Britta Meyer, Sharon Adler
Original source of the interview: aviva-berlin.de
She plays the piano like an earthquake, sings about the antichrist in her kitchen and writes the most cryptically poetic lyrics: Singer/Songwriter Tori Amos met with AVIVA during her short visit to Berlin, where she performed at the Tempodrom and talked about her Irish origins, the triple goddess, shapeshifters, a woman`s journey to self reflection and office bullying in the 21st century.
AVIVA-Berlin: In your new album "Night of Hunters", you explore the myths of ancient Ireland. You used Celtic choirs in your former album, "The Beekeeper". What are your connections to Celtic mythology?
Tori Amos: I started reading about it when I was twelve years old. I was drawn to it without explanation. Maybe it was to escape. I was in a religious household, and there were so many biblical stories that we talked about and you did not really have a choice. It`s not like you were tied up and beaten, but you could not escape christianity or even the Old Testament stories. So that`s what I was surrounded by. Mythology was something that would be allowed in the house, because it was educational. Libriaries, they would have a section in mythology and I would be able to check out books and so I had books all the time. I was obsessed with them. Until this day I have a really good library in Florida. So, that was the beginning, and when I grew and traveled, I would be exposed to more books. Once, when I was in my early twenties, I went to Los Angeles, there were books I had never even be exposed to. I began buying and collecting them, everything about mythology, anything I could get my hands on, even archaelogical texts about things they were discovering about the culture.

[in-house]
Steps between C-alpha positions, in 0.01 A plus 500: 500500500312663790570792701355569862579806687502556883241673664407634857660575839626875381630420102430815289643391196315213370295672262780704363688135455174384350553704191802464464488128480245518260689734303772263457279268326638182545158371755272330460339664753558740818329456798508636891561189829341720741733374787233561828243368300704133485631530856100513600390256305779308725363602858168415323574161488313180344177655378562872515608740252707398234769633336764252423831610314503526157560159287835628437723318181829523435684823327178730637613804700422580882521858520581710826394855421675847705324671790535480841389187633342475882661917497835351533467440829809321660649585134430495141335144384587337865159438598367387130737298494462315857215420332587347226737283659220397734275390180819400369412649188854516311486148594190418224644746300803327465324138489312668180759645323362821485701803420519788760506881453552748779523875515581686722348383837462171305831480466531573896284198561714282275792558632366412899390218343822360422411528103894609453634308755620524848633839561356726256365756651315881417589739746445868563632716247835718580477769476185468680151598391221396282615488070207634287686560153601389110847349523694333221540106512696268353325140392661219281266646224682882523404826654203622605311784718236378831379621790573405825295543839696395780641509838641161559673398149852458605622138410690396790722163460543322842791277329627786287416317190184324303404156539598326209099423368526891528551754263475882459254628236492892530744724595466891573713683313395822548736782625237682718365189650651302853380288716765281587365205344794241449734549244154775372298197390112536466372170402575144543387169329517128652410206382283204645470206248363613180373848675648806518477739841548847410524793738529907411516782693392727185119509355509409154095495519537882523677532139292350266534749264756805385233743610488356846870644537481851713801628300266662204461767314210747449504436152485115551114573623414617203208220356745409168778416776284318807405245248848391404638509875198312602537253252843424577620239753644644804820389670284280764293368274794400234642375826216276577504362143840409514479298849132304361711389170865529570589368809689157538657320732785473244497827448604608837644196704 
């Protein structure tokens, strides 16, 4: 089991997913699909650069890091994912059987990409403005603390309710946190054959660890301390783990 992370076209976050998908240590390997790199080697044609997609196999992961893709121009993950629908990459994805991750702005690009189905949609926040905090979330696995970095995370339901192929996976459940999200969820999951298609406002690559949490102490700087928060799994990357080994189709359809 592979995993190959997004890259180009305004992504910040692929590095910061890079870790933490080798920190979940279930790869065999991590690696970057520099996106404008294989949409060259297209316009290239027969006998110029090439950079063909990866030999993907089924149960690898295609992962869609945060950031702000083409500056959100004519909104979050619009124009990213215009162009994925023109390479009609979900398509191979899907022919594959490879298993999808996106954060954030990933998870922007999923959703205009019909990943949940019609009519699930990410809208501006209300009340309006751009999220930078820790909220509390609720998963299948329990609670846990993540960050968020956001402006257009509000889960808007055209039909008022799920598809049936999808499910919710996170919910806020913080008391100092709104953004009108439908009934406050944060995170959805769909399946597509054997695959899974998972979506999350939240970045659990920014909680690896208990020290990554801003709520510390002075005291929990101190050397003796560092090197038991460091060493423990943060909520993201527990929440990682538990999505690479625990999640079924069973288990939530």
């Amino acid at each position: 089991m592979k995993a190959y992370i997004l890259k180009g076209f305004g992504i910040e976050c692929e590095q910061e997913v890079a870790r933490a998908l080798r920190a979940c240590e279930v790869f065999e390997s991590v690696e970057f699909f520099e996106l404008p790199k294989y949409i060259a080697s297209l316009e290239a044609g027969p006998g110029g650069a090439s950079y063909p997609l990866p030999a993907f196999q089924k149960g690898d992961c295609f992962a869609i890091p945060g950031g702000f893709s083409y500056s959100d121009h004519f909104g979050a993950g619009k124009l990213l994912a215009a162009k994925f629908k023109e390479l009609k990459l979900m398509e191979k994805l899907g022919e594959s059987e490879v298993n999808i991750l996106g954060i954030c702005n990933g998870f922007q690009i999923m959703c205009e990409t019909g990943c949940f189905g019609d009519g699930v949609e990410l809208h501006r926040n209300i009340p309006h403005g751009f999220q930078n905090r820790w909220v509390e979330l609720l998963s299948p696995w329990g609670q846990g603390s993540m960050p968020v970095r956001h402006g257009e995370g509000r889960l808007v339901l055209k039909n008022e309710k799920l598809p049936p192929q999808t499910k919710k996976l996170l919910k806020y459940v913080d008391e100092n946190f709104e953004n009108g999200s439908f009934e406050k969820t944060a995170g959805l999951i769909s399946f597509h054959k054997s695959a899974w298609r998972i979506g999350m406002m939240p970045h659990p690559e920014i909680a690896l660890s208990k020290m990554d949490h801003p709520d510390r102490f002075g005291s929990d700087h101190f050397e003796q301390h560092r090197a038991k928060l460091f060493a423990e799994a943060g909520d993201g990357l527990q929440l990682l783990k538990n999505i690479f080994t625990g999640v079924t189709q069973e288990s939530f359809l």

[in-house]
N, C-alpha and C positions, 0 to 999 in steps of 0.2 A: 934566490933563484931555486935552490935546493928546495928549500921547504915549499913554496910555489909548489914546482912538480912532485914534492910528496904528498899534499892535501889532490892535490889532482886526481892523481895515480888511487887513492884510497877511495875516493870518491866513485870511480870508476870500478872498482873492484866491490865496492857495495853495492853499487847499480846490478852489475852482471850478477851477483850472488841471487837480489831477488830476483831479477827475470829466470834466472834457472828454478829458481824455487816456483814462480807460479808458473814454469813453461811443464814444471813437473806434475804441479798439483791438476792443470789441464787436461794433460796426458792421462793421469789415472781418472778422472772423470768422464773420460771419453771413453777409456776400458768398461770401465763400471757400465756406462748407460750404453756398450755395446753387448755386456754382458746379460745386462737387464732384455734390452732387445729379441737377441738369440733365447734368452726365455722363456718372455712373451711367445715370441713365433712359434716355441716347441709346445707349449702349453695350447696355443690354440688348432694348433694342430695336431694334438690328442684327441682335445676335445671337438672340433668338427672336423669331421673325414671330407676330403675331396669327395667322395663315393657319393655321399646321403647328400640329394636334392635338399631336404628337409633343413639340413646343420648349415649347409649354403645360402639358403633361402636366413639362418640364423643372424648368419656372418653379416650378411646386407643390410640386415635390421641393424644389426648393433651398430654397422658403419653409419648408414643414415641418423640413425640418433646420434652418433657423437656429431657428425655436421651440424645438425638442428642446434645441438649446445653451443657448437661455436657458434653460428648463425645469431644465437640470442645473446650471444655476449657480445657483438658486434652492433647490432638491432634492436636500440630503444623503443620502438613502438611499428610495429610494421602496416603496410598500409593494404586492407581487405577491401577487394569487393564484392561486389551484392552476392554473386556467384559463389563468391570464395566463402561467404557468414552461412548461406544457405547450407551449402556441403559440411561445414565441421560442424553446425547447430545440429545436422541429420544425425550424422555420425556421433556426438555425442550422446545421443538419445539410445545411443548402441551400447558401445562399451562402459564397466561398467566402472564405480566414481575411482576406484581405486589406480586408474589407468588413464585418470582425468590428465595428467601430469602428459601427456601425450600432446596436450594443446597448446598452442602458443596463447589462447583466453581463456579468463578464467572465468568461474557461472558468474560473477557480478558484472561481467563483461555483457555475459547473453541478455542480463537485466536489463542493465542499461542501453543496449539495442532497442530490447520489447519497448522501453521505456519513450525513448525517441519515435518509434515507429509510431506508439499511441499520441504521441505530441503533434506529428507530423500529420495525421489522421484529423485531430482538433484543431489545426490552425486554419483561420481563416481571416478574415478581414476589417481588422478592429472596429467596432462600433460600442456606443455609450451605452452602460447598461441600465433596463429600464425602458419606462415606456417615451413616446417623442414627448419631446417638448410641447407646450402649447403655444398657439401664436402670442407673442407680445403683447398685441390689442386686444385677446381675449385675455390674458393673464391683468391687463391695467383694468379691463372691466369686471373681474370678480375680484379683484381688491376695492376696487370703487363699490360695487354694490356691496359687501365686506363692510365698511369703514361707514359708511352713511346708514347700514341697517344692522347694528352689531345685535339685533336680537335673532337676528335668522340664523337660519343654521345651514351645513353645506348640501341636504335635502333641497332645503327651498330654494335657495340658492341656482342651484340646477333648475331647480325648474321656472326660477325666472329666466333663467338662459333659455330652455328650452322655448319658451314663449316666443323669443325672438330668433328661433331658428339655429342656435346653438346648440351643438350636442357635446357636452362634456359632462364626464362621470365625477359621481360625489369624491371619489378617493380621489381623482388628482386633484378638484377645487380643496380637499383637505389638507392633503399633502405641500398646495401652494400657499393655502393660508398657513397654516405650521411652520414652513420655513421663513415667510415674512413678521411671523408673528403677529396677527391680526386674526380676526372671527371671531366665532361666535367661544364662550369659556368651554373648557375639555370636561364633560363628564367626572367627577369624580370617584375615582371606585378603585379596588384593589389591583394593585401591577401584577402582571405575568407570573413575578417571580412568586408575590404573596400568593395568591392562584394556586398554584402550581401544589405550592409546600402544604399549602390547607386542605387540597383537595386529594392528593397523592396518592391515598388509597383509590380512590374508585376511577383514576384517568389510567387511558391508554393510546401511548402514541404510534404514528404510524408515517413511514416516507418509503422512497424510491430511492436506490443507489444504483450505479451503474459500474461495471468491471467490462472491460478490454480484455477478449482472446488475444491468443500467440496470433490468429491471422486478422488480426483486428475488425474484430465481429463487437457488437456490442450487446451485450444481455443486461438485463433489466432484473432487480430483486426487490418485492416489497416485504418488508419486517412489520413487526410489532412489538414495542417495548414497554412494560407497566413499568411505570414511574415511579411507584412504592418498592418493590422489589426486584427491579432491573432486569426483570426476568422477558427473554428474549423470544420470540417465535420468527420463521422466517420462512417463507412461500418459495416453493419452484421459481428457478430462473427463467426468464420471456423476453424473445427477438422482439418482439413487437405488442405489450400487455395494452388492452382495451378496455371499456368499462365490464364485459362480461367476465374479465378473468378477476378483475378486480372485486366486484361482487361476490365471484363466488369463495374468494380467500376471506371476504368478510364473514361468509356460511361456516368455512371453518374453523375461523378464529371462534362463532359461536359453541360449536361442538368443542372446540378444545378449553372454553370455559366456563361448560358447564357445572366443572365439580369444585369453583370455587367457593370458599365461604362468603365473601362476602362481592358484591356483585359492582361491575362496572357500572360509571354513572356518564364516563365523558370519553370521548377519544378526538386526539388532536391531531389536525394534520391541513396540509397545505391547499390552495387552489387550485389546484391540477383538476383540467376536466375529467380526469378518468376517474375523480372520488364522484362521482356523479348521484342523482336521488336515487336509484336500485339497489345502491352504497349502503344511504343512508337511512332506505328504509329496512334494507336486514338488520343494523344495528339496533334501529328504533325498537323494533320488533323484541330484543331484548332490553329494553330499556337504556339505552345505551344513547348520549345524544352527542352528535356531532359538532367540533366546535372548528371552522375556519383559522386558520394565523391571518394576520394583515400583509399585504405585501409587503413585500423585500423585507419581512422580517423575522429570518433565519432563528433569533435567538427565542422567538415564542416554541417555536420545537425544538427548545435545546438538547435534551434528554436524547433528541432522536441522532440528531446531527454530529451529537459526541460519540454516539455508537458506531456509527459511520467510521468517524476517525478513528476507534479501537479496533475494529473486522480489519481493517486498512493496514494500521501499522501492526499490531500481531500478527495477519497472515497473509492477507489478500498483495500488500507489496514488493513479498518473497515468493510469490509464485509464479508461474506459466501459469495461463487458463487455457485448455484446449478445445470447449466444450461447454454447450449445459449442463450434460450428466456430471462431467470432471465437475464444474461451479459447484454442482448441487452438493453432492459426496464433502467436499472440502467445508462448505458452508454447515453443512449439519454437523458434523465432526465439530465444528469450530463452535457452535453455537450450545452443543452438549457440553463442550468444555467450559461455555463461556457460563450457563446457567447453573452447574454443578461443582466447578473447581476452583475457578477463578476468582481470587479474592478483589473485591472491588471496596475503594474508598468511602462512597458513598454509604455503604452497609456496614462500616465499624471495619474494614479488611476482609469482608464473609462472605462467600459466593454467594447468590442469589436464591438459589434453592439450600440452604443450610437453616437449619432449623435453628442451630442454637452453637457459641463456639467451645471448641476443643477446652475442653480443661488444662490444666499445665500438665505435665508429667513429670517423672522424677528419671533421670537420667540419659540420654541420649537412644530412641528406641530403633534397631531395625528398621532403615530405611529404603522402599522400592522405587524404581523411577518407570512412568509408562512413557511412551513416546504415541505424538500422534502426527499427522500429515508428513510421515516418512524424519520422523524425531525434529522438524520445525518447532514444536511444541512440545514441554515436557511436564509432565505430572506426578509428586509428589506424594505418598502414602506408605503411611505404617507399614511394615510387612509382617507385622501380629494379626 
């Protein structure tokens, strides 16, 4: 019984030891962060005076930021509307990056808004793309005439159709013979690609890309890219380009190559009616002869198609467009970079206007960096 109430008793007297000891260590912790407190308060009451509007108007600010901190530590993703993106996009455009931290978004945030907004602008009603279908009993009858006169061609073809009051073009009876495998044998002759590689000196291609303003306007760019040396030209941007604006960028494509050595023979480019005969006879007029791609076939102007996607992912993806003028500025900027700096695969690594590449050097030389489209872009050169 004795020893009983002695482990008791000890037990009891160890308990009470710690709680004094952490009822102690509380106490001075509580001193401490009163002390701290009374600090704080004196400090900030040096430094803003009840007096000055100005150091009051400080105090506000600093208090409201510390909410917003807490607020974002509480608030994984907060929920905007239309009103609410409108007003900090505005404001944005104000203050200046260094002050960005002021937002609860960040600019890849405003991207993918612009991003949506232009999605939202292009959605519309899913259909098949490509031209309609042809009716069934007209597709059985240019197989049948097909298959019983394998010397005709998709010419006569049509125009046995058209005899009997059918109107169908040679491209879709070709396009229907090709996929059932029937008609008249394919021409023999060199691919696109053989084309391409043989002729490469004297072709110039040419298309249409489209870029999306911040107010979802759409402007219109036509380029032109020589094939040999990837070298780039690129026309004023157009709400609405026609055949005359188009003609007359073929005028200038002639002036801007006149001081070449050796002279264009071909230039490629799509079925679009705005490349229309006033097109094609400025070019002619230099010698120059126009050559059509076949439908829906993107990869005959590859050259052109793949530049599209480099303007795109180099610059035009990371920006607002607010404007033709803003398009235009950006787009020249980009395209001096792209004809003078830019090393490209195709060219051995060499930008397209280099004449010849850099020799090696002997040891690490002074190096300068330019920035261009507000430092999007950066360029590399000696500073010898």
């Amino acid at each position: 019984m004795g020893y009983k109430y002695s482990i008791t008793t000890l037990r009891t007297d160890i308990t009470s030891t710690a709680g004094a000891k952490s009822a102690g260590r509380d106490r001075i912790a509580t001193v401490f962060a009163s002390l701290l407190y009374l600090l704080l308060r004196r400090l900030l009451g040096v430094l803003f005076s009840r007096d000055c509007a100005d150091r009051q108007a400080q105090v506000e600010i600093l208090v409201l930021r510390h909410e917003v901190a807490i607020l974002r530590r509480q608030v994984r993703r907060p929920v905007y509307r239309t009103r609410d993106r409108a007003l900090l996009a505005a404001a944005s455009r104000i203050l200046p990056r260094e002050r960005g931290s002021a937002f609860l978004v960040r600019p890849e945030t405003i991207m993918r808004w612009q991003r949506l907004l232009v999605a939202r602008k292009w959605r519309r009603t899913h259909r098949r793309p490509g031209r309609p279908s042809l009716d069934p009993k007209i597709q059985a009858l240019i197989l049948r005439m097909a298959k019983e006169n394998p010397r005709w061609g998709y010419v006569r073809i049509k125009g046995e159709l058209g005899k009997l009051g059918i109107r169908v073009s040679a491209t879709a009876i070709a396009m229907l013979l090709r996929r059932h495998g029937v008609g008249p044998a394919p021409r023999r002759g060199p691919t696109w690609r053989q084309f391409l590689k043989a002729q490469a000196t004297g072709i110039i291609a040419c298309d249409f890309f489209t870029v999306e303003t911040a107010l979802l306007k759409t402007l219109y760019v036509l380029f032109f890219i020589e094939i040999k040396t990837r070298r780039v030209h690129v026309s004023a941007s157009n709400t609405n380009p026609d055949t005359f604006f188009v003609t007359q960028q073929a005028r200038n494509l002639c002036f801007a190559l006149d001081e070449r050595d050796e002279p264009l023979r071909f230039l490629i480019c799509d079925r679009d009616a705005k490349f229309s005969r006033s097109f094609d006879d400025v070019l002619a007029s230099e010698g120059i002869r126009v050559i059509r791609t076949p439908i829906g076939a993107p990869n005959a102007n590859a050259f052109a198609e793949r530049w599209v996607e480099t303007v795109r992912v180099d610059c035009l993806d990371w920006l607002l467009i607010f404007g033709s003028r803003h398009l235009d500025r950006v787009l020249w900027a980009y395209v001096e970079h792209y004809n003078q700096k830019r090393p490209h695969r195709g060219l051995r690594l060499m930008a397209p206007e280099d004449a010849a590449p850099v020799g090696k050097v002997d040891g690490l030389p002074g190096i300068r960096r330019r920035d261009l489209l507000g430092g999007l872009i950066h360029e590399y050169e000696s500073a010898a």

Then my mother had been doing work on the family tree because she knew of her Native American heritage, she had tracked down our Eastern Cherokee Nation heritage. My sister went to medical school on a scholarship because of her Native American heritage. My mother then decided to check out my father`s tree and met somebody at a family gathering who had done the whole line on my father`s side. She then realised that there was an Irishman called John Craig, who had left Ireland around 1730. He came to America and he fought in the revolutionary war. He had been in County Cork. The house that the story of my new album takes place in, and which I bought in 1995 is from 1735. I always had a connection with this Irish ancestor which had left County Cork around the time when the house was built and in my mind I felt like I was drawn to go back there and I did.
AVIVA-Berlin: You produced "Night of Hunters" with a new label and with a complete new set of musicians. What made you change your former combination of co-musicians?
Tori Amos: When the musicologist Dr. Alexander Buhr approached me, it`s such a different project than anything I have ever done, you really had to think about it, with the engeneering team, with my husband Mark Hawley. Mark and I sat down with Alex and talked about it from the theoretical point of view, how it would work. When you pursue a project, if you think about it in your mind, it`s a clean slate, everything is open to you, but then you`ll have to start making really rational decisions that make sense creatively. Mark really insisted that it had to be an accoustic record. We did not want a rock record, progressive, classical/rock fusion. Deutsche Grammophon did not want that either, so we were on the same page about what it could not be. Then we started focusing, because there were ideas, put up by a think tank, that we could do some really strange effects and this kind of thing and Mark was vehemently against that, he said: "It would be much more modern, if we don`t bring any electronic instruments into this." We were bringing an amazing gear and it was recorded with the most modern equipment that we have, we had access to great technology, but we were not going to use any digital gags.